Install Brave on Fedora and CentOS

To install the Brave browser on Fedora and CentOS, the first step is to install the essential dependencies for adding the repository.

sudo dnf install dnf-plugins-core

Add the Brave repository using the dnf config-manager command:

sudo dnf config-manager --add-repo https://brave-browser-rpm-release.s3.brave.com/x86_64/

Add the repository key:

sudo rpm --import https://brave-browser-rpm-release.s3.brave.com/brave-core.asc

Now it’s time to install the Brave browser package. To do that, run:

sudo dnf install brave-browser

Follow the on-screen prompts and enter Y when asked for confirmation. Once all the installation steps are complete, you need to look for the Brave browser icon in the Applications menu. Whenever new updates are available, you can upgrade to the latest version using the dnf upgrade command.


Related: How to Manage Packages on RPM-Based Distros using DNF

Installing Brave via the Snap Store

You can install the Brave browser using the Snap Store on any Linux distribution. But before you run the below-given command, you’ll need to install the Snap daemon on your system. You can follow our detailed guide on installing snap on Linux to do that.

Once you’ve installed snap, you can install the Brave browser from the Snap Store with this command:

sudo snap install brave

Download and Install Brave on openSUSE

Finally, if you are an openSUSE user, you can install the Brave browser in a few effective steps.

Firstly, refresh the existing packages to make sure you have the most recent version of all existing software.

sudo zypper refresh

Once all packages are up-to-date, you need to install the curl command, if it’s not installed already.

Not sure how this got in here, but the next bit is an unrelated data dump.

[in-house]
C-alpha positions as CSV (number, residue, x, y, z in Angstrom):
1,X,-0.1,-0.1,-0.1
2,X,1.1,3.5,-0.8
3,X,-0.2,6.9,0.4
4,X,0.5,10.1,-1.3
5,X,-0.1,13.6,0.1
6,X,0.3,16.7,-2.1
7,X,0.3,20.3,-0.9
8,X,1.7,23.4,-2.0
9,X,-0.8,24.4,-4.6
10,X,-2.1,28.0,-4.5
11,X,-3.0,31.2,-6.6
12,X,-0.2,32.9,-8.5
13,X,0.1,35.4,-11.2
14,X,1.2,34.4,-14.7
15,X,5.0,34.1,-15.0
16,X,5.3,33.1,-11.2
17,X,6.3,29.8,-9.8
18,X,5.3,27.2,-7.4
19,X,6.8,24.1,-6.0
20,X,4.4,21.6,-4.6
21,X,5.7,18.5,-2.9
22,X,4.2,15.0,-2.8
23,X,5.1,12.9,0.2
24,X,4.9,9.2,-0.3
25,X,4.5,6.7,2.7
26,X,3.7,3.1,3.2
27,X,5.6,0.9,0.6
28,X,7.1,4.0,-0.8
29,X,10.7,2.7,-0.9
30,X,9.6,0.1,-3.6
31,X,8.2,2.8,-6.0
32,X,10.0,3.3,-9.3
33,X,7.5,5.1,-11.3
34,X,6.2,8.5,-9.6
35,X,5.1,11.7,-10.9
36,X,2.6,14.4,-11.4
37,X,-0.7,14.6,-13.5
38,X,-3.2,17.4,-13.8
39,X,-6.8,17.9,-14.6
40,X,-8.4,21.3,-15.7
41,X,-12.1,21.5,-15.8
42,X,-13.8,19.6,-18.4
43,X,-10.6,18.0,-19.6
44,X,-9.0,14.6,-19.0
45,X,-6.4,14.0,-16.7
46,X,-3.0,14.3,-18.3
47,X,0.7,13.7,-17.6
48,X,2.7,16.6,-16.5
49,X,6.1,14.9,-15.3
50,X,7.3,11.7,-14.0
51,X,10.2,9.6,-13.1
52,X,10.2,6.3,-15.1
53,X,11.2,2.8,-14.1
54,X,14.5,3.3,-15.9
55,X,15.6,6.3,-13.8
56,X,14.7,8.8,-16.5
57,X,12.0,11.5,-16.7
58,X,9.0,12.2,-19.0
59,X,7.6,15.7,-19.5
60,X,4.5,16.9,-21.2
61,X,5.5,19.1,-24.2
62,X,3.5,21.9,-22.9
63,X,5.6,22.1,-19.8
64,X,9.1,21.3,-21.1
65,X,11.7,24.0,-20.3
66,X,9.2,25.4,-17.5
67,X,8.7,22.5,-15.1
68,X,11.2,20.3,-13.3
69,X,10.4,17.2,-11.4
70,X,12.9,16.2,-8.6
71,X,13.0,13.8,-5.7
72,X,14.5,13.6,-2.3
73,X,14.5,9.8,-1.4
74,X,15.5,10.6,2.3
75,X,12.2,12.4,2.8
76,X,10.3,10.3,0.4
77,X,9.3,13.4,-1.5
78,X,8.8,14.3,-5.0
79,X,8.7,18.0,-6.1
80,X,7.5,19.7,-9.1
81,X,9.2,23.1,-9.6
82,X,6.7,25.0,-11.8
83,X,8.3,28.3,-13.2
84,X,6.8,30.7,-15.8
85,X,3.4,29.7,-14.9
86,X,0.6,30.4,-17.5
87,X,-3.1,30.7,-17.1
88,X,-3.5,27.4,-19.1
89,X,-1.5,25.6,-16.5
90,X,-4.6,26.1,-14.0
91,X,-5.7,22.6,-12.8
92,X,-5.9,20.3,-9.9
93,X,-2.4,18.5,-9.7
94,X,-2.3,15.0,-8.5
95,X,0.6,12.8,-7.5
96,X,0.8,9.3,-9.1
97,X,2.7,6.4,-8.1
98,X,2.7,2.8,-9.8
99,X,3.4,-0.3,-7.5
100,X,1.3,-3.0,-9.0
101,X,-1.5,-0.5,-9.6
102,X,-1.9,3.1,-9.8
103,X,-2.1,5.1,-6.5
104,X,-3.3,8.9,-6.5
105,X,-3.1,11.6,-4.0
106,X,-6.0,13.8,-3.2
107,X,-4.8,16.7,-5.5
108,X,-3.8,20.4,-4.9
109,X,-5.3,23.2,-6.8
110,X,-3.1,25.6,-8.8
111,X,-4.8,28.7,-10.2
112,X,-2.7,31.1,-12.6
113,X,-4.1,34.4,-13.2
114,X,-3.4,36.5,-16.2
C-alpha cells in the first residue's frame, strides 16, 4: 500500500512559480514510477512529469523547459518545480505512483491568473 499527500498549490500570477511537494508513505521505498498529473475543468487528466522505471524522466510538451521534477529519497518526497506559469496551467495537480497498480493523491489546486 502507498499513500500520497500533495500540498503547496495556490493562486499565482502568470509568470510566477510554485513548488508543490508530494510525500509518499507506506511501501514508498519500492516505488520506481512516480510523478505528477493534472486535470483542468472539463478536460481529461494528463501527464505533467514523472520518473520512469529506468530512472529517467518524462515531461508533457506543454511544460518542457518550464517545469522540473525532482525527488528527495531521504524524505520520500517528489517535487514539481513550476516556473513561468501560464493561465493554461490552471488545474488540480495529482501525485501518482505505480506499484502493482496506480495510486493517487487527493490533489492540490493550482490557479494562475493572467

sudo zypper install curl

If curl is already installed and up-to-date, you will get a message stating the same.

With curl installed, you need to import the GPG key for the Brave repository.

sudo rpm --import https://brave-browser-rpm-release.s3.brave.com/brave-core.asc

Add the repository using the zypper addrepo command:

sudo zypper addrepo https://brave-browser-rpm-release.s3.brave.com/x86_64/ brave-browser

Install the Brave browser package on openSUSE with this command:

sudo zypper install brave-browser

To open the installed browser, you can either type brave-browser in the terminal, or look for the Brave icon in the Applications menu. You can run the zypper refresh command again, before launching the application, to ensure everything is updated.

Secure Browsing on Linux Using Brave

Brave is one of the best browsers for Linux, considering how high it ranks in terms of security and efficiency for Linux users. Do ensure that you update the settings of your browser after launching it. This includes importing bookmarks, and other relevant details.

There are a few other browsers available for Linux distros, especially if you feel Brave is too heavy for your system. You can pick and choose the ones that best suit your system requirements.